Please support us by allowing Google Ads on our website. Thanks! 

  • Rick

2019 Taiwan Day 2: Revisiting Little Kinmen & Shuitou Old Village

Updated: Sep 13, 2020


Day 1: From Singapore Xiamen Kinmen

Date: 15th November 2019, Friday

One good thing with staying at a no-breakfast accommodation was the flexibility to seek out local food for breakfast. And one of the food that Kinmen locals usually had for breakfast was the Guangdong congee (广东粥). A shop that served this local favourite was just round the corner from Backpack Home 497, where I stayed.

So I went to Lian Cheng Guangdong Congee (连城广东粥) and ordered a minced pork with century egg congee (皮蛋瘦肉粥, NT$60) and a fried dough stick (NT$10). It had been 7 years since I last tried the congee and I still liked the taste.

Read: Guangdong Congee @ Lian Cheng (连城广东粥)

After breakfast, I walked to Jincheng Bus Station and took Bus 7 back to Shuitou Pier (水头码头). The bus would make two stops at the pier, one at the international centre for ferries to one of the Xiamen ports in mainland China, and the other one next to a 7-Eleven store for the domestic ferry to Lieyu Township (烈屿乡) or more commonly known as Little Kinmen (小金门), a smaller island off the coast of the larger Kinmen island. I alighted at the latter stop.

Seeing a short queue at a sales desk for tickets to Little Kinmen, I followed suit and bought a ticket for NT$60 in cash. I had forgotten that payment for the fare could be made using Easycard at the entrance to the ferry boarding area. Anyway, using the card was simply for convenience, there was no discount or whatsoever over paying with cash.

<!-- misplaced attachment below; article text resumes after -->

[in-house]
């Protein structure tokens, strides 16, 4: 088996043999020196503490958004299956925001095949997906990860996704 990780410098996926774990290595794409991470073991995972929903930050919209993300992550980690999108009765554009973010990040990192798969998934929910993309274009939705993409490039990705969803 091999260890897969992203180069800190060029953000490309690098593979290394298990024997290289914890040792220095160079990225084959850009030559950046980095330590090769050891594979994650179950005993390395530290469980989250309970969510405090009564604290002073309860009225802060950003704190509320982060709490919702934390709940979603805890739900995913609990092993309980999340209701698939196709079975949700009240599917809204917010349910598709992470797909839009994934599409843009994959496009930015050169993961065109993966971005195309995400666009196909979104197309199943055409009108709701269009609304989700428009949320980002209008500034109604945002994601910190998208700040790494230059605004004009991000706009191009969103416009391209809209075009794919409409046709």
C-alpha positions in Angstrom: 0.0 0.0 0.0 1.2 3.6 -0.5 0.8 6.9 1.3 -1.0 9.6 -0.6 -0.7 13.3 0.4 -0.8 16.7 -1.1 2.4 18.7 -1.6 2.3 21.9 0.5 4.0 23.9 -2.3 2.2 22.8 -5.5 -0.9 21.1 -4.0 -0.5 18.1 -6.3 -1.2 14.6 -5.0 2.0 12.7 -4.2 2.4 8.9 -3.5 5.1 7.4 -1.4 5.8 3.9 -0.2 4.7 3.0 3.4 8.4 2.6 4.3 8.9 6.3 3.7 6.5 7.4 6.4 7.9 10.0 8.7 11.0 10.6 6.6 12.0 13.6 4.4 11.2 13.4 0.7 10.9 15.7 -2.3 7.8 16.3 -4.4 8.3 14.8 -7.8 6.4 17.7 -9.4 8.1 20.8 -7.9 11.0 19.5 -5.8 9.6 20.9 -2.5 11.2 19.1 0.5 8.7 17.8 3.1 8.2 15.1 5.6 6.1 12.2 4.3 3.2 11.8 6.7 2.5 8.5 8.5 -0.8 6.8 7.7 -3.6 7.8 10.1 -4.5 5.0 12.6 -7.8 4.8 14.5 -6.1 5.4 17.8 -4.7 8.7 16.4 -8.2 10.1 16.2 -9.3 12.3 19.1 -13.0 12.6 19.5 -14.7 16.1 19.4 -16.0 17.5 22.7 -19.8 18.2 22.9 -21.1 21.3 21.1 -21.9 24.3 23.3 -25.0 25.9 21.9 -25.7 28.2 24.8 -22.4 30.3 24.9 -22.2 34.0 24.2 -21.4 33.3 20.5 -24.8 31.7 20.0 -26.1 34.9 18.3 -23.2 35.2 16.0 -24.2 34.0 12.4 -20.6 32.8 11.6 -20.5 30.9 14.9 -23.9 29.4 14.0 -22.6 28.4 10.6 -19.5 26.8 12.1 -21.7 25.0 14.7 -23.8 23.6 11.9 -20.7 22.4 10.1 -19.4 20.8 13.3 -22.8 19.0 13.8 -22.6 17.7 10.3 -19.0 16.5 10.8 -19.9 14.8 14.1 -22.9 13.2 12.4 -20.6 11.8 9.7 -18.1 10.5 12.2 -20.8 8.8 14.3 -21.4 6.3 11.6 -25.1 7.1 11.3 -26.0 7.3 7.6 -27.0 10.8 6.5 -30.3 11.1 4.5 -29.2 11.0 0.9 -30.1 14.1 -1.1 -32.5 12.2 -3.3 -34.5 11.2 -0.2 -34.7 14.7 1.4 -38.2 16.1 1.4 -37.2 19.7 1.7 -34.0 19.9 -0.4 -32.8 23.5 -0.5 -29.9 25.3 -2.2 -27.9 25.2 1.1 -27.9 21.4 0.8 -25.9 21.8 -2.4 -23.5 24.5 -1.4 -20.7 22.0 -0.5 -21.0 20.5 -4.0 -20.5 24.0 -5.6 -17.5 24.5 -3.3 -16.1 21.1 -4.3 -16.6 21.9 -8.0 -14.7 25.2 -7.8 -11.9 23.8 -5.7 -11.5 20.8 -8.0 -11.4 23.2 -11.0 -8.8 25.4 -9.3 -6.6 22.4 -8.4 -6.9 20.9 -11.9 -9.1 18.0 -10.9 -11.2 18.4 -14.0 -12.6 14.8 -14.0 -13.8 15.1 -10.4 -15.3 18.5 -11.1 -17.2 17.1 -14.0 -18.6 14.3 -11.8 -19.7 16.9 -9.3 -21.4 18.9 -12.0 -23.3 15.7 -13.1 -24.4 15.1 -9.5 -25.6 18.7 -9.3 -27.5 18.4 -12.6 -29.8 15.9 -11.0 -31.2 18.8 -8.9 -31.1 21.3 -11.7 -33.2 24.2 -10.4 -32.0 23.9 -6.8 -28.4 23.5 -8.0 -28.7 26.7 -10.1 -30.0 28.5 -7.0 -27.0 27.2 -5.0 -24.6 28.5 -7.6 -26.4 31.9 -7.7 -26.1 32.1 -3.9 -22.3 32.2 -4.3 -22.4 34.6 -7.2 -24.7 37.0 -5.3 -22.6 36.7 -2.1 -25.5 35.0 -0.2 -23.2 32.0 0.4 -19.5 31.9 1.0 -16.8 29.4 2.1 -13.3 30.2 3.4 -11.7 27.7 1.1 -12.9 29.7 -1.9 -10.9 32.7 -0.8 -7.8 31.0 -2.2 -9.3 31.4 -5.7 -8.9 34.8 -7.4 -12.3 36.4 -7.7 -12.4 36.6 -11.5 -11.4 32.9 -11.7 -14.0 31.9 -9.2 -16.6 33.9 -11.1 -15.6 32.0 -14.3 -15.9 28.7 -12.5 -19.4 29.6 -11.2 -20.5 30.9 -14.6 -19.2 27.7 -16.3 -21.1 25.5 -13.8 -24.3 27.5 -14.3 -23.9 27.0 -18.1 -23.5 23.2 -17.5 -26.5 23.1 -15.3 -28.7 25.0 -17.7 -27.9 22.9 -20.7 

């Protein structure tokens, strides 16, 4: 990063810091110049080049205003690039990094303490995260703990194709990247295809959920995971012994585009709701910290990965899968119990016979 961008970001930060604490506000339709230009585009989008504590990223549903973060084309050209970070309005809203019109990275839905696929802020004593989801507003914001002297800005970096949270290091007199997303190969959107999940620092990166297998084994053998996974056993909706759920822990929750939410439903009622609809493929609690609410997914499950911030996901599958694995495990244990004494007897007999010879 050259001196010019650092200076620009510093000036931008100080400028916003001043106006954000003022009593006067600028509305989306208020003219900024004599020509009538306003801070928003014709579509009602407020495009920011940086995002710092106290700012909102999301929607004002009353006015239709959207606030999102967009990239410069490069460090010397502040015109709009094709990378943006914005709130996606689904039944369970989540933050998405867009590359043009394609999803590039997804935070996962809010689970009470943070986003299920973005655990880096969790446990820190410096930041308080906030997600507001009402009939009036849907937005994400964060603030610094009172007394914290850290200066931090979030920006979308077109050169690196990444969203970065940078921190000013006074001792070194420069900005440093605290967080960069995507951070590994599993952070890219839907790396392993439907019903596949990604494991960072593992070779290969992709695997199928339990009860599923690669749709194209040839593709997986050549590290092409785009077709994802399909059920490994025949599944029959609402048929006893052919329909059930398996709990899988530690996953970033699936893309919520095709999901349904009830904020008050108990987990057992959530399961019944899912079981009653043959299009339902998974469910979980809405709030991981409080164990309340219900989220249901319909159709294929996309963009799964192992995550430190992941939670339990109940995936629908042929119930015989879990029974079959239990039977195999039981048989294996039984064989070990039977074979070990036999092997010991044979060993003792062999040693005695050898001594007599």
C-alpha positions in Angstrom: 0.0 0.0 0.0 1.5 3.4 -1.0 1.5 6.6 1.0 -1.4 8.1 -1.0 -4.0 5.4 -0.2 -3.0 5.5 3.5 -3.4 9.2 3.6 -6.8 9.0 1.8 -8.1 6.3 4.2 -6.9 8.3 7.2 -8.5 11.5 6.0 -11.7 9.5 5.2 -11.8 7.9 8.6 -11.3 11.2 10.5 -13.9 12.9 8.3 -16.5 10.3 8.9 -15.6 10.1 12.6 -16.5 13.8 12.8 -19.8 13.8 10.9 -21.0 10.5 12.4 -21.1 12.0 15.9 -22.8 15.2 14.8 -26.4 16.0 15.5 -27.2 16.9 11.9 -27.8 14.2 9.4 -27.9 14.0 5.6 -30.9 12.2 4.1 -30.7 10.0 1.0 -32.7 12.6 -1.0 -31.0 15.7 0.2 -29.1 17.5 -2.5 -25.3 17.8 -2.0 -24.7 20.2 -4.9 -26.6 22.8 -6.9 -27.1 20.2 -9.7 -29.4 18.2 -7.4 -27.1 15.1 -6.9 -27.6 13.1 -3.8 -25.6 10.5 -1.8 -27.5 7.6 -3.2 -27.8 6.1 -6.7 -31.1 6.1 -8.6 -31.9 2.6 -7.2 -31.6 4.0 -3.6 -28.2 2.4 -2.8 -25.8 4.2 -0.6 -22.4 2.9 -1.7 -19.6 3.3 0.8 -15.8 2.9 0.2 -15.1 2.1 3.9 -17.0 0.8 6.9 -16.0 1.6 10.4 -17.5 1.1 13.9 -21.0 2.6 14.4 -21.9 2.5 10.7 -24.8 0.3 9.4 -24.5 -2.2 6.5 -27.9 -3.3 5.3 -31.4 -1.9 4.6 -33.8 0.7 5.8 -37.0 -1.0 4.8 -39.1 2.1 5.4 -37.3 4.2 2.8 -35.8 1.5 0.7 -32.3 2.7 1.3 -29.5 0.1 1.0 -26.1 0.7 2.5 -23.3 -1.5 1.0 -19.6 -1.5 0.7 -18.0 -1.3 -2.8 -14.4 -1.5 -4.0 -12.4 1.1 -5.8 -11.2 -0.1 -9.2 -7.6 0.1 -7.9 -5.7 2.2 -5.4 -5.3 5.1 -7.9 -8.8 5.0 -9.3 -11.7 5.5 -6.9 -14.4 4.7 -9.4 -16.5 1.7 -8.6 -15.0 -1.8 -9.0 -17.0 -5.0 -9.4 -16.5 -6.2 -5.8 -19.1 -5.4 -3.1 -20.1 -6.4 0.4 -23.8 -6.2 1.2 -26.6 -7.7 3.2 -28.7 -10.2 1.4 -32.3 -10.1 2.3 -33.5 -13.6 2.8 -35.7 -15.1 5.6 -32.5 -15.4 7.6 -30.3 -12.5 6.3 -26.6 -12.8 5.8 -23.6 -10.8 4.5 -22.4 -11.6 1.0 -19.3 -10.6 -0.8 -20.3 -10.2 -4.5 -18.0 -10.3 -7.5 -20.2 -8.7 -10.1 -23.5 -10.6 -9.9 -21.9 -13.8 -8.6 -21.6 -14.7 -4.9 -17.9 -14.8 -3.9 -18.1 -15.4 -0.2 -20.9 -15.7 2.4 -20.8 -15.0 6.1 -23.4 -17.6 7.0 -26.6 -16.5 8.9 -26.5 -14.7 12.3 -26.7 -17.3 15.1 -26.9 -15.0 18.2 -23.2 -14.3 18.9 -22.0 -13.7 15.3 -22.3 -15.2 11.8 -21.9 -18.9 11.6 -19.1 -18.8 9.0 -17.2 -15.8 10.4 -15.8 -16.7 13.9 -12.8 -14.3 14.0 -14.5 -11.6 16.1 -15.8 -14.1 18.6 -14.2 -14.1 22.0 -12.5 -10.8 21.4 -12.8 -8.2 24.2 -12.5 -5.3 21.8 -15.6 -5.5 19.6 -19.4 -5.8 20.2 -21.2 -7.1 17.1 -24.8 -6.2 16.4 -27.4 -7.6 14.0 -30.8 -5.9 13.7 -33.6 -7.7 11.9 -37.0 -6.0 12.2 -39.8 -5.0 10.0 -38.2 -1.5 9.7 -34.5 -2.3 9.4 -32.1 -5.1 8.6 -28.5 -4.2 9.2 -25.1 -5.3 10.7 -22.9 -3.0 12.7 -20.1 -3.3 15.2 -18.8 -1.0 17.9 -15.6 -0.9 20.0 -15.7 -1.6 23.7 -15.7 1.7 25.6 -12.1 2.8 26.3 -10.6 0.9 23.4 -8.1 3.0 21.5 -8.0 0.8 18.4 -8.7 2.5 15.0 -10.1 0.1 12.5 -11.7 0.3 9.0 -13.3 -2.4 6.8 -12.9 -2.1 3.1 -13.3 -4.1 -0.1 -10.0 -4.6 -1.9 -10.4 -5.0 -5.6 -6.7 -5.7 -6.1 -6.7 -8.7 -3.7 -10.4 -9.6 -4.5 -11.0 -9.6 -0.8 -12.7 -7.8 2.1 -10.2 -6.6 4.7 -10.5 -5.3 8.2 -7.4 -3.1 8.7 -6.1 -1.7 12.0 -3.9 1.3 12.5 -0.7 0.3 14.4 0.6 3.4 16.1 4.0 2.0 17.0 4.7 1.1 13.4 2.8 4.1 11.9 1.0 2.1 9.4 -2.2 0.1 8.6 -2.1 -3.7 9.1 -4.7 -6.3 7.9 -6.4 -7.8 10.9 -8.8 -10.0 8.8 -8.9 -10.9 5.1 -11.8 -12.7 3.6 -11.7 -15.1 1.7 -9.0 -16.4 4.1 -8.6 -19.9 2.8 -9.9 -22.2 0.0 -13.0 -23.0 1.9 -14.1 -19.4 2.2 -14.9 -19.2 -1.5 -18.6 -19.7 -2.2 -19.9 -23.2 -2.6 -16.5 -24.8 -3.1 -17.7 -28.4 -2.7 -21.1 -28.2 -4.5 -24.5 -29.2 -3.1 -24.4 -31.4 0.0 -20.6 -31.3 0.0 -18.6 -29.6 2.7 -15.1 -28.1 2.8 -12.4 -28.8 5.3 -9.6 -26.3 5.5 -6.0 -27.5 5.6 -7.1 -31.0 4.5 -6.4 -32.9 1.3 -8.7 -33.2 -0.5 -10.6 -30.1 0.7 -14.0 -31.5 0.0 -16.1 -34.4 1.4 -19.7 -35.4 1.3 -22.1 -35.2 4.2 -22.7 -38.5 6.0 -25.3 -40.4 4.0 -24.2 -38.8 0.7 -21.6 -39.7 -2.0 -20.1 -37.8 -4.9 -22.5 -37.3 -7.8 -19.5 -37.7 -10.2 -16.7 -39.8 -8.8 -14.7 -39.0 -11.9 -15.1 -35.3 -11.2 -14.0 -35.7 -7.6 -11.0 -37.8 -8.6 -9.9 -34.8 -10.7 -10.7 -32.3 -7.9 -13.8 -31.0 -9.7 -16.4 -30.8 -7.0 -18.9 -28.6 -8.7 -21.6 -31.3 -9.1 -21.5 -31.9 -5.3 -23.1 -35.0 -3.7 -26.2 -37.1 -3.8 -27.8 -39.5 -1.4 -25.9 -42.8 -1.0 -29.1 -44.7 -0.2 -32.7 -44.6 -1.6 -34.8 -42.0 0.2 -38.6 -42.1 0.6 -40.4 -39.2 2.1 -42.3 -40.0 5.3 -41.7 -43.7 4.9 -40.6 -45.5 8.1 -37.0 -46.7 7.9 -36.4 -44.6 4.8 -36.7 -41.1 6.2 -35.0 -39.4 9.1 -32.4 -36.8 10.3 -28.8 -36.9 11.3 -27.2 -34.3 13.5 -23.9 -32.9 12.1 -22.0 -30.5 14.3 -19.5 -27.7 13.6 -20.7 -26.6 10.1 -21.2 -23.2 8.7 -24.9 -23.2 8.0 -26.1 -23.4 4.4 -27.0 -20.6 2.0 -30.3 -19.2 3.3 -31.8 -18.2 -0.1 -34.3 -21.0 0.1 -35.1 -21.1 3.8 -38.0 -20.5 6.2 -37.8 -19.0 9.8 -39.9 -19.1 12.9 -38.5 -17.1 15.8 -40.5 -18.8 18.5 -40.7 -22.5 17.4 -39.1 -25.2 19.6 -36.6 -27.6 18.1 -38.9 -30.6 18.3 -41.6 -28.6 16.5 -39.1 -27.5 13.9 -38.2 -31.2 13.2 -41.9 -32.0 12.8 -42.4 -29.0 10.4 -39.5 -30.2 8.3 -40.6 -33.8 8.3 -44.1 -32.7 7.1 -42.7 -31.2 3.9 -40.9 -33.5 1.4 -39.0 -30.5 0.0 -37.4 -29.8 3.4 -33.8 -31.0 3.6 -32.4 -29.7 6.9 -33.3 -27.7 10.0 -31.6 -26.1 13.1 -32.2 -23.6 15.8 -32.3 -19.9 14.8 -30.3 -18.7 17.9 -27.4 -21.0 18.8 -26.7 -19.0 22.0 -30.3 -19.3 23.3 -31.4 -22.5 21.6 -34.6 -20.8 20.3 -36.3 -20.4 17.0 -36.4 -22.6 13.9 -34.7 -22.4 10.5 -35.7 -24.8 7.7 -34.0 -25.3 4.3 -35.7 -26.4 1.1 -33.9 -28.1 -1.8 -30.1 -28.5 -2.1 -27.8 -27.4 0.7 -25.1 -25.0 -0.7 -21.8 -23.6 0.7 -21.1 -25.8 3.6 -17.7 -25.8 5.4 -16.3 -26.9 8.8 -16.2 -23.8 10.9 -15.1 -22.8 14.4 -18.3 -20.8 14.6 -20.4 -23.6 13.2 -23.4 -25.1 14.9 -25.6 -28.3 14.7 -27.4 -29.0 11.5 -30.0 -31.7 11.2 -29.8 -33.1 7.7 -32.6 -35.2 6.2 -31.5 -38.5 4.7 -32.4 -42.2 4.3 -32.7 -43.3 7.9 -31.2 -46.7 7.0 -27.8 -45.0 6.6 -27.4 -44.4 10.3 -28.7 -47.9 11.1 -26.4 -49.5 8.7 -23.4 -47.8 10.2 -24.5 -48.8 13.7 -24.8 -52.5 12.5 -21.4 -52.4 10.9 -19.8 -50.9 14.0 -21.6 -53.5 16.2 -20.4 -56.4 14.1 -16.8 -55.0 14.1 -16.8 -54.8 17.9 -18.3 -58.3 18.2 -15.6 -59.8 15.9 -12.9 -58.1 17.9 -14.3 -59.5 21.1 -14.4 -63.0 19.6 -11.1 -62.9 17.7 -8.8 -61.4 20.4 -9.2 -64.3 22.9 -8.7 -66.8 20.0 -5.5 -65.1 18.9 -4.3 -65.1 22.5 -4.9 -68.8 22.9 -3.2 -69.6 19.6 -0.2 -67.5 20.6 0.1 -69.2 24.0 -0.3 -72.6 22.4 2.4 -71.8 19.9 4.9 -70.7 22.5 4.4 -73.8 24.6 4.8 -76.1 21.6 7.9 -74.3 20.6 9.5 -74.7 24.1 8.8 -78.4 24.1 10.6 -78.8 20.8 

At 9am sharp, the speed boat named "Taiwu" (太武号) departed from Shuitou Pier. It reached Jiugong Pier (九宫码头) in Lieyu Township ten minutes later.

While Kinmen was known as "the hometown of the Wind Lion Gods (风狮爷的故乡)", Lieyu Township was known as "the hometown of the Wind Roosters (风鸡的故乡)", and a number of wind rooster statues could be found scattered across the little island.

I recalled that shared bicycles were available for free outside the pier but the service seemed to have ceased. Instead of bicycles, there were now scooters for rent but driving licenses were required. I did not have a motorcycle driving license so the local bus service was my only option to get around the island other than to walk.

In January 2013, I had cycled round the little island and explored most of the military-turned-tourist-attractions that dotted the coast and had no intentions to repeat that journey. I intended to explore a few places along Jiujing Road (九井路) as I planned to be on the island for just half a day.

A check on the local bus schedule showed that the next bus was 30 minutes away. I decided to revisit Jiugong Tunnel (九宫坑道), which was about 100 metres from the pier.

The entrance of Jiugong Tunnel was also the Visitor Centre of Lieyu Township (烈屿游客中心). It was a great first-stop for first-time visitors to find out more about Little Kinmen before embarking to explore the small island.